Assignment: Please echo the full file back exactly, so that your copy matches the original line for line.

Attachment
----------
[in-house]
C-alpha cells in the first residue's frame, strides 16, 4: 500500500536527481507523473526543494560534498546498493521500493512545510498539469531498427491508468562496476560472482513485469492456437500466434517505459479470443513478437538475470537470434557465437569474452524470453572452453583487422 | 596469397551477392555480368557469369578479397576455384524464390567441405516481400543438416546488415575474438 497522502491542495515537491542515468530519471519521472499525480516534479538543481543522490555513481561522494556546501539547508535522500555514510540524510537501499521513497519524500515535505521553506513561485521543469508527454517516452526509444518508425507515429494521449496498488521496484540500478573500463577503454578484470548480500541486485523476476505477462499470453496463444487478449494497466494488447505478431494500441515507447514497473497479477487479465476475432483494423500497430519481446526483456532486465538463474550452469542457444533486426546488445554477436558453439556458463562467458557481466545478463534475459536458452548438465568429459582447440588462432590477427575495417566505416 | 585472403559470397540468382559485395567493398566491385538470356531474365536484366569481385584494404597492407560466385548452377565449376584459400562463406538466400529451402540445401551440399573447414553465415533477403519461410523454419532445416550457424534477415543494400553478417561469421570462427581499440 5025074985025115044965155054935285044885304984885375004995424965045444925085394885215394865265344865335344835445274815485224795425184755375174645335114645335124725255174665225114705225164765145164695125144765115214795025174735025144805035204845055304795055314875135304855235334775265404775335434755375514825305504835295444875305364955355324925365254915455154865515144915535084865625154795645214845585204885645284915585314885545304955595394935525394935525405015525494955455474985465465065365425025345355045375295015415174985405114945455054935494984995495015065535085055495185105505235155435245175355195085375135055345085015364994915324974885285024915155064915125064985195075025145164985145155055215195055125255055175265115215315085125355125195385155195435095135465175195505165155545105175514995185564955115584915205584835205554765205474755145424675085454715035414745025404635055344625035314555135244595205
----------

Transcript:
[in-house]
C-alpha cells in the first residue's frame, strides 16, 4: 500500500536527481507523473526543494560534498546498493521500493512545510498539469531498427491508468562496476560472482513485469492456437500466434517505459479470443513478437538475470537470434557465437569474452524470453572452453583487422 | 596469397551477392555480368557469369578479397576455384524464390567441405516481400543438416546488415575474438 497522502491542495515537491542515468530519471519521472499525480516534479538543481543522490555513481561522494556546501539547508535522500555514510540524510537501499521513497519524500515535505521553506513561485521543469508527454517516452526509444518508425507515429494521449496498488521496484540500478573500463577503454578484470548480500541486485523476476505477462499470453496463444487478449494497466494488447505478431494500441515507447514497473497479477487479465476475432483494423500497430519481446526483456532486465538463474550452469542457444533486426546488445554477436558453439556458463562467458557481466545478463534475459536458452548438465568429459582447440588462432590477427575495417566505416 | 585472403559470397540468382559485395567493398566491385538470356531474365536484366569481385584494404597492407560466385548452377565449376584459400562463406538466400529451402540445401551440399573447414553465415533477403519461410523454419532445416550457424534477415543494400553478417561469421570462427581499440 5025074985025115044965155054935285044885304984885375004995424965045444925085394885215394865265344865335344835445274815485224795425184755375174645335114645335124725255174665225114705225164765145164695125144765115214795025174735025144805035204845055304795055314875135304855235334775265404775335434755375514825305504835295444875305364955355324925365254915455154865515144915535084865625154795645214845585204885645284915585314885545304955595394935525394935525405015525494955455474985465465065365425025345355045375295015415174985405114945455054935494984995495015065535085055495185105505235155435245175355195085375135055345085015364994915324974885285024915155064915125064985195075025145164985145155055215195055125255055175265115215315085125355125195385155195435095135465175195505165155545105175514995185564955115584915205584835205554765205474755145424675085454715035414745025404635055344625035314555135244595205